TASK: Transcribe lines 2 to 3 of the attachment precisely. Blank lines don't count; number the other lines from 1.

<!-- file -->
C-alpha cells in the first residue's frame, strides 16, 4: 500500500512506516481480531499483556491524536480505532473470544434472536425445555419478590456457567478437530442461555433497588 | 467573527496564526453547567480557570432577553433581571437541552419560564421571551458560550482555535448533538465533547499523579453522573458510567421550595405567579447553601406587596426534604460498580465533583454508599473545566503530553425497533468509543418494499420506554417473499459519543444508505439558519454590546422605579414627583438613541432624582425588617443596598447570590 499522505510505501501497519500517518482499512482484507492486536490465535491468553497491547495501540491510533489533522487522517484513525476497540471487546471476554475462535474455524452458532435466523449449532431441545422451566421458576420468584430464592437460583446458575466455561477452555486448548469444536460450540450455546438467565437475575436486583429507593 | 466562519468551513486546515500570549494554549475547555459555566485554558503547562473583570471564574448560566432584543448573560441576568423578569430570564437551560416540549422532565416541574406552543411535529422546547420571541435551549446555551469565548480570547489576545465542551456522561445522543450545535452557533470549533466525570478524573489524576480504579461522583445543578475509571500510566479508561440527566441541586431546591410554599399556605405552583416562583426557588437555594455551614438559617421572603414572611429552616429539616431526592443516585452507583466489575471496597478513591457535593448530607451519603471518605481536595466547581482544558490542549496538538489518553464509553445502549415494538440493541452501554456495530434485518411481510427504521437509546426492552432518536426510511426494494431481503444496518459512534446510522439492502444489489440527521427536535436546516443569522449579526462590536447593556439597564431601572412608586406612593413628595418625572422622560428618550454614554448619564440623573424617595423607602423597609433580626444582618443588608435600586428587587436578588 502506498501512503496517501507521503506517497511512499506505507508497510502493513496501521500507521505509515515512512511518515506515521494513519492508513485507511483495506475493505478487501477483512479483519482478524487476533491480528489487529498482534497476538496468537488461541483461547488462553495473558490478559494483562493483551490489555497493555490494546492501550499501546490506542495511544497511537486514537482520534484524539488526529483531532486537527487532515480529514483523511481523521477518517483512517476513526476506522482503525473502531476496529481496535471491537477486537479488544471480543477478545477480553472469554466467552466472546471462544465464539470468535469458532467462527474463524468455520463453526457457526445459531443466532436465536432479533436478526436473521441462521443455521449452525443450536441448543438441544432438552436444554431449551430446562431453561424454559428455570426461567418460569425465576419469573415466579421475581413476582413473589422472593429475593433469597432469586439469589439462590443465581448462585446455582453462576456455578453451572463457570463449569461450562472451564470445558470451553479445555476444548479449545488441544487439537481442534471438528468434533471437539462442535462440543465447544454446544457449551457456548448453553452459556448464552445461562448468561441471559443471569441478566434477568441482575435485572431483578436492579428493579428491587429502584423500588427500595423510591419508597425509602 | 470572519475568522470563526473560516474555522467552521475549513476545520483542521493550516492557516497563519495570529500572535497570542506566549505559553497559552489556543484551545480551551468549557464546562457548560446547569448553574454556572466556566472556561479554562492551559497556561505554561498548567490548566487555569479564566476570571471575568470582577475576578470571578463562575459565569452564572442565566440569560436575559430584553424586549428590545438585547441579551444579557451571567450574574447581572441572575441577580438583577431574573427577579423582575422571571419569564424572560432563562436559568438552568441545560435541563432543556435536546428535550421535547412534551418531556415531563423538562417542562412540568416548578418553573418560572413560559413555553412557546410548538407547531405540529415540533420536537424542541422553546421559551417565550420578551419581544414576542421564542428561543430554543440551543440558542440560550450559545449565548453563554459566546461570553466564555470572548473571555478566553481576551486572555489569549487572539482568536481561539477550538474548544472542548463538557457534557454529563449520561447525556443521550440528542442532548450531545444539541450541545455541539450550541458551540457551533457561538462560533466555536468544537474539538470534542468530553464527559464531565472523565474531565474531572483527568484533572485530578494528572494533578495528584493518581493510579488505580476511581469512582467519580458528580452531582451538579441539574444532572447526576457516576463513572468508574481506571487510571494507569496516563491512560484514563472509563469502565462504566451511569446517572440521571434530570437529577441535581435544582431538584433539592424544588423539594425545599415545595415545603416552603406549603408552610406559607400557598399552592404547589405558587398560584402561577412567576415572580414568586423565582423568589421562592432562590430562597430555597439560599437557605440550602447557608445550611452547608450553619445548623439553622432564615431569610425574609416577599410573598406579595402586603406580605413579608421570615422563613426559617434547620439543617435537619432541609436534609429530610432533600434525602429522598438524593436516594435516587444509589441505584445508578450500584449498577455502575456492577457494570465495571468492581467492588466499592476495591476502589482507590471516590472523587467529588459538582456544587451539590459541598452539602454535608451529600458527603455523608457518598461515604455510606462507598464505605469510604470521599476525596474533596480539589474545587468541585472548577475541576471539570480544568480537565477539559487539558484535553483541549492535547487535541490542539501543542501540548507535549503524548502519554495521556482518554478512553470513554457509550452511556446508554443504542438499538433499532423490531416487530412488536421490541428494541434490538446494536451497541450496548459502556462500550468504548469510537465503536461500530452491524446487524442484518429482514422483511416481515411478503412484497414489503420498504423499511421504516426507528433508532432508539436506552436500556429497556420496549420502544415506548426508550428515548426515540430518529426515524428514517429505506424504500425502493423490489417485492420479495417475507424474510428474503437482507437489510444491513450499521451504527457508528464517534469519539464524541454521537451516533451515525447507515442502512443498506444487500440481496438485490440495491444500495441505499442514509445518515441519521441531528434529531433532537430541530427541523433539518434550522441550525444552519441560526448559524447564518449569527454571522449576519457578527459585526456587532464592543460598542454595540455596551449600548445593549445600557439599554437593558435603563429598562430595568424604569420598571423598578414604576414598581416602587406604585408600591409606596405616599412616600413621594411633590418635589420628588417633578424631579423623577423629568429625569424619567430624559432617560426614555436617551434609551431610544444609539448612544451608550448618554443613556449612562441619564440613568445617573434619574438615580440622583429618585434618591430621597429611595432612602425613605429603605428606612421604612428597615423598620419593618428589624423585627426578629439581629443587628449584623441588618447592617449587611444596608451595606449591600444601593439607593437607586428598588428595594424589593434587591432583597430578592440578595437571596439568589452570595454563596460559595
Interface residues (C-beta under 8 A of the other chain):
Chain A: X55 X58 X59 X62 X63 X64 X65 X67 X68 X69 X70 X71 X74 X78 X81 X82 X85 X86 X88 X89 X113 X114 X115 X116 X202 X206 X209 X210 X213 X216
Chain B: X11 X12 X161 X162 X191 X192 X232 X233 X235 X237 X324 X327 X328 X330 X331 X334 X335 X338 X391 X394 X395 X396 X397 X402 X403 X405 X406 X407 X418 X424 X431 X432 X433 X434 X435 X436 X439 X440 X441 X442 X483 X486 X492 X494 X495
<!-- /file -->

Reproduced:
Interface residues (C-beta under 8 A of the other chain):
Chain A: X55 X58 X59 X62 X63 X64 X65 X67 X68 X69 X70 X71 X74 X78 X81 X82 X85 X86 X88 X89 X113 X114 X115 X116 X202 X206 X209 X210 X213 X216